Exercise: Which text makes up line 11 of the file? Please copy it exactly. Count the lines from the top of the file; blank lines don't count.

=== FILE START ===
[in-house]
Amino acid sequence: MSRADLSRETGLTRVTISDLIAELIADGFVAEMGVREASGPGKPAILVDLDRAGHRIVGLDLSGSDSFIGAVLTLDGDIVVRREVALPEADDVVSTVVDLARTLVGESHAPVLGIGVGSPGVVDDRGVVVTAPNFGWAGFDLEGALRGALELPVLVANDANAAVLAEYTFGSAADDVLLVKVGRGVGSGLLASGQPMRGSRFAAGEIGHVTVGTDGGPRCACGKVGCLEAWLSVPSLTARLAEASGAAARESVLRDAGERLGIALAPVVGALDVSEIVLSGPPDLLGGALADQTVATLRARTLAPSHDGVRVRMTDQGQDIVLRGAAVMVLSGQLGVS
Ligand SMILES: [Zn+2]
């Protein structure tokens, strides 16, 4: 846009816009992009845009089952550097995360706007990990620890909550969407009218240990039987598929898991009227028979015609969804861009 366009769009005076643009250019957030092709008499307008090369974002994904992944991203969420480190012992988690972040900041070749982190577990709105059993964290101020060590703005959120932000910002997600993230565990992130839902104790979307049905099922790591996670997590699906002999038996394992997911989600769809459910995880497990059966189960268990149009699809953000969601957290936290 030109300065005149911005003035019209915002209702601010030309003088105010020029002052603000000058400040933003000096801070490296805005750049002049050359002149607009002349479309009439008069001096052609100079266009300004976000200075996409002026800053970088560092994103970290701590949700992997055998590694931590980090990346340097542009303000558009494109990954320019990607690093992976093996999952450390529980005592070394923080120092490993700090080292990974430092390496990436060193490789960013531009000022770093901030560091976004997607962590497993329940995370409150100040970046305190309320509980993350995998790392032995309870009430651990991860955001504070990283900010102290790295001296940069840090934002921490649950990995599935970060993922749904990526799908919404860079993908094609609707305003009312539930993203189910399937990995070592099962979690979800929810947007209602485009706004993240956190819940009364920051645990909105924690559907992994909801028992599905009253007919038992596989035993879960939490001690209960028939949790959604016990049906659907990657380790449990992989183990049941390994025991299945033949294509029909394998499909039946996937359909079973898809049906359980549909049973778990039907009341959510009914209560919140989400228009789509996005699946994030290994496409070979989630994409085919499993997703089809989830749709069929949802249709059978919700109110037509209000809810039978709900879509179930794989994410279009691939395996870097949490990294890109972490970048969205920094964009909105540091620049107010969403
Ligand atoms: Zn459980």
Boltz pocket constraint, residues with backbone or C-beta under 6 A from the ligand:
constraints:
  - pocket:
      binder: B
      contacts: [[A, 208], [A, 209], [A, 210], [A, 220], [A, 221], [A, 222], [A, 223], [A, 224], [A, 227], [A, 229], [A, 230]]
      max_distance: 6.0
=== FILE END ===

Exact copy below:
      max_distance: 6.0